Fixtures and fittings are located at heights to put wheelchair users. This is also suitable for children.
Colour is used to be warm and welcoming. Colour contrast is carefully selected to aid those with poor eyesight, without detracting from the overall colour scheme. Contrast between door frames, door leaves and ironmongery help make these easier to negotiate. In toilets, a similar contrast is provided between wall and floor surfaces, sanitary fittings, taps and levers. Glare from highly reflective surfaces has been avoided and glazing treated or designed to mitigate any effects of glare from the sky. No sudden contrasts of colour are made in flooring to avoid confusion for those with poor peripheral vision.
Door ironmongery is selected to be easily used by those who may be frail or with limited hand dexterity.
Signage is provided for orientation and guidance. It includes braille notation. At the reception desk glazed screens are avoided, as a matter of policy, to improve access and communication. Wheelchair accessible desks are provided at reception.
The tight site necessitated accommodation on two floors. The upper level is accessed by lift. For fire escape Evac chairs and a phone are provided at the disabled refuge in the stairs. Consideration was given also in the layout to dividing the building into zones, as it is possible more than one disabled person might be on the premises at any time.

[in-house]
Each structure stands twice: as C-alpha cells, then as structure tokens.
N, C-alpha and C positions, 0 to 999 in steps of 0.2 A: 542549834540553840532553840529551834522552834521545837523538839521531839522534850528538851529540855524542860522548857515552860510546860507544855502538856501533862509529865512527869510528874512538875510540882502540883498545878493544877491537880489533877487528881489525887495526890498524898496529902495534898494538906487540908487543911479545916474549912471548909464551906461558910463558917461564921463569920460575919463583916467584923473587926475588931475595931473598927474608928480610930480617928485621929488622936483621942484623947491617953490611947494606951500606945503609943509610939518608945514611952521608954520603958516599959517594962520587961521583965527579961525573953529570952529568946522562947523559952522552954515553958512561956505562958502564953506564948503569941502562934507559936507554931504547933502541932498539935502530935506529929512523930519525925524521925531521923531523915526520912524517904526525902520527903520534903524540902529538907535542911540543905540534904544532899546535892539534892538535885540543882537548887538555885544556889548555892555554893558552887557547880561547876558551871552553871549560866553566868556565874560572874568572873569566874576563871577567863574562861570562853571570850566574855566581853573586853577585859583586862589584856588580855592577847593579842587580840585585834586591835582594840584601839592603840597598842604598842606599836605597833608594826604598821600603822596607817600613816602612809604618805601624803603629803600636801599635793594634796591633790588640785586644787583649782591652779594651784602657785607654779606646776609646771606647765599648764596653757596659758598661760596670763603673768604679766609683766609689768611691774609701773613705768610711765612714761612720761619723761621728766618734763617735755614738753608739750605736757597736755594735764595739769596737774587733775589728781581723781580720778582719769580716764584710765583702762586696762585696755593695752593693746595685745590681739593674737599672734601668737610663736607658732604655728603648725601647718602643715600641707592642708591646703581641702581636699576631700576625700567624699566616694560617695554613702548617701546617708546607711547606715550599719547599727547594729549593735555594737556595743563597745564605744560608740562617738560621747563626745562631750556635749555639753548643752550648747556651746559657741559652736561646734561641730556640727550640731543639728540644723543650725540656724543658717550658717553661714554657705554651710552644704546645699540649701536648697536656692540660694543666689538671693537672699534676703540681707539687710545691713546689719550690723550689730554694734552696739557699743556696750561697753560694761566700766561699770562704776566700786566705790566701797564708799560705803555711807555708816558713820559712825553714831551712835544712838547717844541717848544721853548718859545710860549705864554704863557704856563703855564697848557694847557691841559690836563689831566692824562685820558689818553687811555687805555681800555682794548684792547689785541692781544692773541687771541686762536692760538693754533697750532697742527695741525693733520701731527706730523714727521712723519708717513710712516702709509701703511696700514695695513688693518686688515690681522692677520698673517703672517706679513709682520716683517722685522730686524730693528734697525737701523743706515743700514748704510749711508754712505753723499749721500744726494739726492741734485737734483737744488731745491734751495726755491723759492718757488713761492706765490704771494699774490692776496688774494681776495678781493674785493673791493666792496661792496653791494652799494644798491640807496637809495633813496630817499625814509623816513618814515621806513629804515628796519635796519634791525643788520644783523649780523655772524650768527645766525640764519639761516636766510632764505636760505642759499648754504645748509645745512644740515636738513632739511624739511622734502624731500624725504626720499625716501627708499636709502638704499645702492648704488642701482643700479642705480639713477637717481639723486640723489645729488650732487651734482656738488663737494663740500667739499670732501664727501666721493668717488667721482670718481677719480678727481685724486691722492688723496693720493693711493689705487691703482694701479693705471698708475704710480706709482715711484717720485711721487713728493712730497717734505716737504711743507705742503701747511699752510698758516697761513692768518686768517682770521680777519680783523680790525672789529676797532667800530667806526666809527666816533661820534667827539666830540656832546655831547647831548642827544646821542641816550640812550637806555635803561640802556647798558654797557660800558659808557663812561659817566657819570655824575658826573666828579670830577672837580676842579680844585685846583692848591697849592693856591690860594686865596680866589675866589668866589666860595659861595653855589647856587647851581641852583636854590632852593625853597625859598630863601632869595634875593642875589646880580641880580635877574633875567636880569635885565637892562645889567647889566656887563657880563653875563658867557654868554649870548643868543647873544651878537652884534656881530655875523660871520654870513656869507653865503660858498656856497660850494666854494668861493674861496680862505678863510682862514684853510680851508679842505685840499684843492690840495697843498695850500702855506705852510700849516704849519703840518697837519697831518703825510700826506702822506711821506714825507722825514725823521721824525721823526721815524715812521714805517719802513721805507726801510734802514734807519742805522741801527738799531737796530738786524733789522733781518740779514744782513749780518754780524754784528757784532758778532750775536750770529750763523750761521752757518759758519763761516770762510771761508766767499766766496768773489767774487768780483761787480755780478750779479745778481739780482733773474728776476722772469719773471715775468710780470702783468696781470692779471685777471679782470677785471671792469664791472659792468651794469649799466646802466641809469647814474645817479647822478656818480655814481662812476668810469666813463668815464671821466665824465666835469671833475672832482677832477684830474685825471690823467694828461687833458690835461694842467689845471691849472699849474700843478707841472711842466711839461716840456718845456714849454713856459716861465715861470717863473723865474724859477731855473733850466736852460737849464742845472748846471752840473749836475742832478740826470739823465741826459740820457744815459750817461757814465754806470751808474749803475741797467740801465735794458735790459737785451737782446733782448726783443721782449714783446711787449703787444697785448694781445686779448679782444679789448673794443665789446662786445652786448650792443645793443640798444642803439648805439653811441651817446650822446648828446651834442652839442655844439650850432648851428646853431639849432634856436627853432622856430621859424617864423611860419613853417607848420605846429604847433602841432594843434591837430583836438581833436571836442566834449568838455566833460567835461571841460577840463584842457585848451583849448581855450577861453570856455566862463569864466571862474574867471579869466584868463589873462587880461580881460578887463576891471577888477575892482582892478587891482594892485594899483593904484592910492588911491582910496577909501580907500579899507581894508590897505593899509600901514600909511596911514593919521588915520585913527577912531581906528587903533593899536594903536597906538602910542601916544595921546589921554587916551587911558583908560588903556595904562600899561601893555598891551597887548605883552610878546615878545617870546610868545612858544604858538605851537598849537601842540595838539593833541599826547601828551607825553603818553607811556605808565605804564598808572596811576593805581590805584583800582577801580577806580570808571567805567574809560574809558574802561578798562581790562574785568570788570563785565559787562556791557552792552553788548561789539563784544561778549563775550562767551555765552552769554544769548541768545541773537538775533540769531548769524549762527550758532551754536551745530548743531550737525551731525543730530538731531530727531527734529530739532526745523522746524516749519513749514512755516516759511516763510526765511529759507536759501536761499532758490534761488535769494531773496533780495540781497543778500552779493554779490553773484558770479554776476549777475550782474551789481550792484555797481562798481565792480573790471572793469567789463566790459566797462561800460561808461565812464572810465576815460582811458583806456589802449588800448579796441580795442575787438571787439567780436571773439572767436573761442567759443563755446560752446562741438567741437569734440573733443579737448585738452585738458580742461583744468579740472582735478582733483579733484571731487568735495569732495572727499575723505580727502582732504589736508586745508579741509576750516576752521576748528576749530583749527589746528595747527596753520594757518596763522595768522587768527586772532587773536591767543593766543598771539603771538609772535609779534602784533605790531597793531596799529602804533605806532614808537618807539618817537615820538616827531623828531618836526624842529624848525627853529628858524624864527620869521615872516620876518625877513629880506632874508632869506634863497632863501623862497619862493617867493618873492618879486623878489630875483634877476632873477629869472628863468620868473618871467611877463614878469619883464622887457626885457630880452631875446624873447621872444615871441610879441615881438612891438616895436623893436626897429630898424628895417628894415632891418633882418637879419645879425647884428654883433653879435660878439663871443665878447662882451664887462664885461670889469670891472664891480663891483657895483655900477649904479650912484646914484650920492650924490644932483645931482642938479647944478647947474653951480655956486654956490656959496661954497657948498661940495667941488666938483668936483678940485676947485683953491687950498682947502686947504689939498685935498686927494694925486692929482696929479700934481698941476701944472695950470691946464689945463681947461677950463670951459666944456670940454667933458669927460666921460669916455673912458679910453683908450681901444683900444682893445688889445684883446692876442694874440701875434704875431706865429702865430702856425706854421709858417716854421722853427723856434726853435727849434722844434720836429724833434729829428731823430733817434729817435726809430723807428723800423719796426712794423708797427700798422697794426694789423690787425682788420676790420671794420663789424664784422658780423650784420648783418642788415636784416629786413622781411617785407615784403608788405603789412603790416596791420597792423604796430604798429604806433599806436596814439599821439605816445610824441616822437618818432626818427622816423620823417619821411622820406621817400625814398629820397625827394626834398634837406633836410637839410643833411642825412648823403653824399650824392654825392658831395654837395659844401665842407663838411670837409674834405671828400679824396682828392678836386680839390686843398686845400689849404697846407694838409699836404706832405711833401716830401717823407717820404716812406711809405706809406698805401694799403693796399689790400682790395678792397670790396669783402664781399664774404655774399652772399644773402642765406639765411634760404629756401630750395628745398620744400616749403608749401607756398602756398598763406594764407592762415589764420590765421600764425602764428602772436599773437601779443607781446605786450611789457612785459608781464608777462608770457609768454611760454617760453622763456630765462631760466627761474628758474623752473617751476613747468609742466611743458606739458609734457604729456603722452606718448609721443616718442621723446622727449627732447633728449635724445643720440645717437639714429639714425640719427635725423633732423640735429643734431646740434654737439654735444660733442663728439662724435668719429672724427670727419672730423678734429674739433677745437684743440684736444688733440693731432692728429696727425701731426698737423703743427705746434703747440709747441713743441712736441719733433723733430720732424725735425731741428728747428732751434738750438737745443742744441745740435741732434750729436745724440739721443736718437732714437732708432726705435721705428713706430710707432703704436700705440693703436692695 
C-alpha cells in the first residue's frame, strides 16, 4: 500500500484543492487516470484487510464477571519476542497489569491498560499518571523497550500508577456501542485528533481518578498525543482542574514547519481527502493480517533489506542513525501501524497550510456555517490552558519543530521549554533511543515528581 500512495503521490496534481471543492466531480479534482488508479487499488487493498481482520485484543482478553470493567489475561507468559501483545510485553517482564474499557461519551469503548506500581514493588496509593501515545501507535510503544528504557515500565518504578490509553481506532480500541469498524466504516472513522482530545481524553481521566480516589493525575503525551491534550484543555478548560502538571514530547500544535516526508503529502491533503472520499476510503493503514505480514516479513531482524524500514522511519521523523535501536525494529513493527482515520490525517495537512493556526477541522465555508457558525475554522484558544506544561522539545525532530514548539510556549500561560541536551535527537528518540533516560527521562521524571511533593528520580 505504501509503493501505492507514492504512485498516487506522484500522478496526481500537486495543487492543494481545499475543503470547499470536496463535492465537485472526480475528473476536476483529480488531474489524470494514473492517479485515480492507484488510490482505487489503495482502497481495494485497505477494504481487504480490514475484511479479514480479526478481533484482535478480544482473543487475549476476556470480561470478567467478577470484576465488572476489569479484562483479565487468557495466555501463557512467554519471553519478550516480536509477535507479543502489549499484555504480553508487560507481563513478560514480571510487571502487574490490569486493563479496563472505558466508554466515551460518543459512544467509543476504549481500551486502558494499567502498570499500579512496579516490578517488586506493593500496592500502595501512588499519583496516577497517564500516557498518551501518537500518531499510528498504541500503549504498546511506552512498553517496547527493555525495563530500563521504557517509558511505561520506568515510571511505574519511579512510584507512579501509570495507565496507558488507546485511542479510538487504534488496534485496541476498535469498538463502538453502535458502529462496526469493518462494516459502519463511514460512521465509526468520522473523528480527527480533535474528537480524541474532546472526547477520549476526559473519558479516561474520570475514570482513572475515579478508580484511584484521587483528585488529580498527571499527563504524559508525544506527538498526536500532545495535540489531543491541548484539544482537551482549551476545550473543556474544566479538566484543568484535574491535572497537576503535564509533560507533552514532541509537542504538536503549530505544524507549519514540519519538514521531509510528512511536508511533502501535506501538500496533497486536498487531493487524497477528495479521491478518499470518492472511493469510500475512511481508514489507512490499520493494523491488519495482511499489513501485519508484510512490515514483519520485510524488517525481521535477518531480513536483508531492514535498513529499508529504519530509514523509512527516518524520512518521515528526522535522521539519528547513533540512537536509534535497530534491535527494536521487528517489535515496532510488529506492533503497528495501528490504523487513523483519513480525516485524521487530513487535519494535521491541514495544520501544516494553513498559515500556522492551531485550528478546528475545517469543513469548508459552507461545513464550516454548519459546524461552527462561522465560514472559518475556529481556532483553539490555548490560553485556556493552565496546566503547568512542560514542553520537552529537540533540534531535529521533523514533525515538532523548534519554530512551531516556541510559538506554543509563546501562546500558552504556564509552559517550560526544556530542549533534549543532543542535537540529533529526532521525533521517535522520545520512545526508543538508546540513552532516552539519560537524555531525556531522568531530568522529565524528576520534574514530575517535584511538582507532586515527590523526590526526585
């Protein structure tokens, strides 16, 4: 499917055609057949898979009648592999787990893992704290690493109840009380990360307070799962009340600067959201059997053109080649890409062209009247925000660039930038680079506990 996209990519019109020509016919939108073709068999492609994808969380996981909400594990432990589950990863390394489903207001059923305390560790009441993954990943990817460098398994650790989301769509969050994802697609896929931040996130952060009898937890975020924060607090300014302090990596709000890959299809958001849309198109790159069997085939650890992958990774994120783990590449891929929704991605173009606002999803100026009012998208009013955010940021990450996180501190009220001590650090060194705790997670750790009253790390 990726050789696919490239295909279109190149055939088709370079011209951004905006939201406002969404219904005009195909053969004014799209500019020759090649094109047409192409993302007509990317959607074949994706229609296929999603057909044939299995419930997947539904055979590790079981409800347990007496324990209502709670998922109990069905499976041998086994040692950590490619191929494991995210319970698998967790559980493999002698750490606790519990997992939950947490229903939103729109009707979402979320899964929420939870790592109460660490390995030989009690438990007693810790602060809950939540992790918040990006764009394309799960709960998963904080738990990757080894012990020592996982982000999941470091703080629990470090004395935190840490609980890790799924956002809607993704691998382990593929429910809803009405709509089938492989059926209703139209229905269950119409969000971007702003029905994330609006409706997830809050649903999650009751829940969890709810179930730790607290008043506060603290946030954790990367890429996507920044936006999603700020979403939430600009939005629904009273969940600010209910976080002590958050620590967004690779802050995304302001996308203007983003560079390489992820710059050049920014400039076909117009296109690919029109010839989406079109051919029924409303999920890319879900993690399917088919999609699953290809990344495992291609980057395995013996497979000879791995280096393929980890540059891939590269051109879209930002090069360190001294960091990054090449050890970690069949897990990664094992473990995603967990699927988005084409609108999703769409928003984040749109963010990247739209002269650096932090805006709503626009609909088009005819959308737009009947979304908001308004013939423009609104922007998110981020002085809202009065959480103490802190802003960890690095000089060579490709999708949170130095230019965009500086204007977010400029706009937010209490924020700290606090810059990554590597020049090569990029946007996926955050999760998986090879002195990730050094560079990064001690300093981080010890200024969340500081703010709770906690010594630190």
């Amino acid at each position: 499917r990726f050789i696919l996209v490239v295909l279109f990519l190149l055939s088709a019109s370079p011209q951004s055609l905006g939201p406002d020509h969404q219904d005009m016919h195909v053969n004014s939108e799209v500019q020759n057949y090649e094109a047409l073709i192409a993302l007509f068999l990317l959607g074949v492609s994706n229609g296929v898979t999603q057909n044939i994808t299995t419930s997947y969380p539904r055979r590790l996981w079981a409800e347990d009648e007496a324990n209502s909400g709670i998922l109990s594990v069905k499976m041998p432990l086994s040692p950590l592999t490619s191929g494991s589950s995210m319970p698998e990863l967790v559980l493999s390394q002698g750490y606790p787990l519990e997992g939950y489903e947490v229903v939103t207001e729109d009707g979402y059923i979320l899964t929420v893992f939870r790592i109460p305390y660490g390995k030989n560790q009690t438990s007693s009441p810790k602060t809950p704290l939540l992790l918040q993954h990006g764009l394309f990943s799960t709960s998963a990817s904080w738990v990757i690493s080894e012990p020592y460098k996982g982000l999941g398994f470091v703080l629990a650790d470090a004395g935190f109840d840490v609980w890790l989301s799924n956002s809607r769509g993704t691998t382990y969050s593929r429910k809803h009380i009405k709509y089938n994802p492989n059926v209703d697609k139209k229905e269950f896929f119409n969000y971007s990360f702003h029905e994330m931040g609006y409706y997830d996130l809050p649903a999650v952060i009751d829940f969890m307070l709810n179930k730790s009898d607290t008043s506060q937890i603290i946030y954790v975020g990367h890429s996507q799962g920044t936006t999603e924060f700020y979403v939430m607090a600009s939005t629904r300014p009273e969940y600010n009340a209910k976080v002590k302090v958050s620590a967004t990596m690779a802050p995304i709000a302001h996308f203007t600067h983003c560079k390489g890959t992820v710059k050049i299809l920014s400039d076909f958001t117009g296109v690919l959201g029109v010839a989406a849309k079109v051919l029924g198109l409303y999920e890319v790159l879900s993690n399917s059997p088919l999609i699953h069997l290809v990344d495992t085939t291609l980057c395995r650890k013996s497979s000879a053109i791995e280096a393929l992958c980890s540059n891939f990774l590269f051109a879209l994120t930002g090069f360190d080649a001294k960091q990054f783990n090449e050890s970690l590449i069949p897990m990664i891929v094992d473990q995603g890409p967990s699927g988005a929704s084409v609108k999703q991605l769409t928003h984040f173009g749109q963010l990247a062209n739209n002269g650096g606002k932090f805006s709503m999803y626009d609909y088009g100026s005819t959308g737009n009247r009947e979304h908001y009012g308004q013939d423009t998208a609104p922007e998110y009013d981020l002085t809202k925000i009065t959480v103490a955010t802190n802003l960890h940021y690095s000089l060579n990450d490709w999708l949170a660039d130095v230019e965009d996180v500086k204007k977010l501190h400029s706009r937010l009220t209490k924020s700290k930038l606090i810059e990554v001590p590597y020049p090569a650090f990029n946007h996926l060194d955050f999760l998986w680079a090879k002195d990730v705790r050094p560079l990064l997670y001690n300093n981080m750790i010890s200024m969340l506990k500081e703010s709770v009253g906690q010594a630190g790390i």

A number of hearing loops are fitted and a public address system, appropriate to the building size. The specification for doors and partitions is high to ensure good quality sound insulation between rooms. The front doors are automatic.
There is a view into the building from the street, at a set back, to allow anticipation and not deter people. It also allows those waiting to be diverted by a view of the busy street outside. A children’s play area is provided. The floor is padded and colourful, but in the same level as the surrounding floor for cleanliness.
Furniture is selected to be robust and wipe down for infection control. It is selected to allow for all sizes and heights and chairs are provided both with and without arms. Seating in waiting areas is located to allow for buggies and wheelchairs. Desks have rounded corners and meet ergonomic guidelines.
The building is designed to be a healthy building. The facility is for the treatment of people who are unwell, so fresh air is used throughout. The building section encourages a flow of air out from the rooms and voided through the rooflight. The BMS measures CO2 opens high level vents as required. Low level vents are provided for manual control at a convenient height. In general the building services and form are designed to provide a flow of fresh tempered air to rooms and away from them in a way that is comfortable low key and most likely to minimize any cross infection.
Innovative integration of building plan and section with passive air control and services design to achieve low energy design.